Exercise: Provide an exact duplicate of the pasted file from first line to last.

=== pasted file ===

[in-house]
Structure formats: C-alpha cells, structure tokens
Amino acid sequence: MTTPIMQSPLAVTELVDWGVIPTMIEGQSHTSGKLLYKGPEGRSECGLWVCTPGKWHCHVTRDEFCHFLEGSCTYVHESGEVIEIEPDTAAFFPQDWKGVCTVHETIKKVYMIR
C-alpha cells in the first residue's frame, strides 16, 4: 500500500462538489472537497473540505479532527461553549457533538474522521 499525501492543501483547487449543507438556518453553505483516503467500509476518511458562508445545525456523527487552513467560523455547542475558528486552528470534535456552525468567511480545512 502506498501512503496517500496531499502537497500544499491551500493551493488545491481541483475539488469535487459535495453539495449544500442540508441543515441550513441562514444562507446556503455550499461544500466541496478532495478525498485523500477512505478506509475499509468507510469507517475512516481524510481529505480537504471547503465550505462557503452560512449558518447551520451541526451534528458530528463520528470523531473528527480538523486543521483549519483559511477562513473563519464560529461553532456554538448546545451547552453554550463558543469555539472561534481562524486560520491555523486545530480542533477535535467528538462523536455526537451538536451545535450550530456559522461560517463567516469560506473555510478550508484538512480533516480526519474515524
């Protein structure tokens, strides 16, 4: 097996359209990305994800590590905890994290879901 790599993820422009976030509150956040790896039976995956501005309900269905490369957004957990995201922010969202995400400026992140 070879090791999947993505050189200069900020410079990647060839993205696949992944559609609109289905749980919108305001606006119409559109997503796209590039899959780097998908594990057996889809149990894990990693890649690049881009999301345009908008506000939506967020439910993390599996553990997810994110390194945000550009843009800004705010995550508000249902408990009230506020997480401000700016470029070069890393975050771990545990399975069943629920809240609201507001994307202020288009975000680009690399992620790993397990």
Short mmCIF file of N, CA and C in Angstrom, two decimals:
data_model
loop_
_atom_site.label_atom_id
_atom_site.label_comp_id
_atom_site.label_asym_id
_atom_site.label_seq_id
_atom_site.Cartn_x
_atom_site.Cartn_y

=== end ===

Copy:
[in-house]
Structure formats: C-alpha cells, structure tokens
Amino acid sequence: MTTPIMQSPLAVTELVDWGVIPTMIEGQSHTSGKLLYKGPEGRSECGLWVCTPGKWHCHVTRDEFCHFLEGSCTYVHESGEVIEIEPDTAAFFPQDWKGVCTVHETIKKVYMIR
C-alpha cells in the first residue's frame, strides 16, 4: 500500500462538489472537497473540505479532527461553549457533538474522521 499525501492543501483547487449543507438556518453553505483516503467500509476518511458562508445545525456523527487552513467560523455547542475558528486552528470534535456552525468567511480545512 502506498501512503496517500496531499502537497500544499491551500493551493488545491481541483475539488469535487459535495453539495449544500442540508441543515441550513441562514444562507446556503455550499461544500466541496478532495478525498485523500477512505478506509475499509468507510469507517475512516481524510481529505480537504471547503465550505462557503452560512449558518447551520451541526451534528458530528463520528470523531473528527480538523486543521483549519483559511477562513473563519464560529461553532456554538448546545451547552453554550463558543469555539472561534481562524486560520491555523486545530480542533477535535467528538462523536455526537451538536451545535450550530456559522461560517463567516469560506473555510478550508484538512480533516480526519474515524
């Protein structure tokens, strides 16, 4: 097996359209990305994800590590905890994290879901 790599993820422009976030509150956040790896039976995956501005309900269905490369957004957990995201922010969202995400400026992140 070879090791999947993505050189200069900020410079990647060839993205696949992944559609609109289905749980919108305001606006119409559109997503796209590039899959780097998908594990057996889809149990894990990693890649690049881009999301345009908008506000939506967020439910993390599996553990997810994110390194945000550009843009800004705010995550508000249902408990009230506020997480401000700016470029070069890393975050771990545990399975069943629920809240609201507001994307202020288009975000680009690399992620790993397990």
Short mmCIF file of N, CA and C in Angstrom, two decimals:
data_model
loop_
_atom_site.label_atom_id
_atom_site.label_comp_id
_atom_site.label_asym_id
_atom_site.label_seq_id
_atom_site.Cartn_x
_atom_site.Cartn_y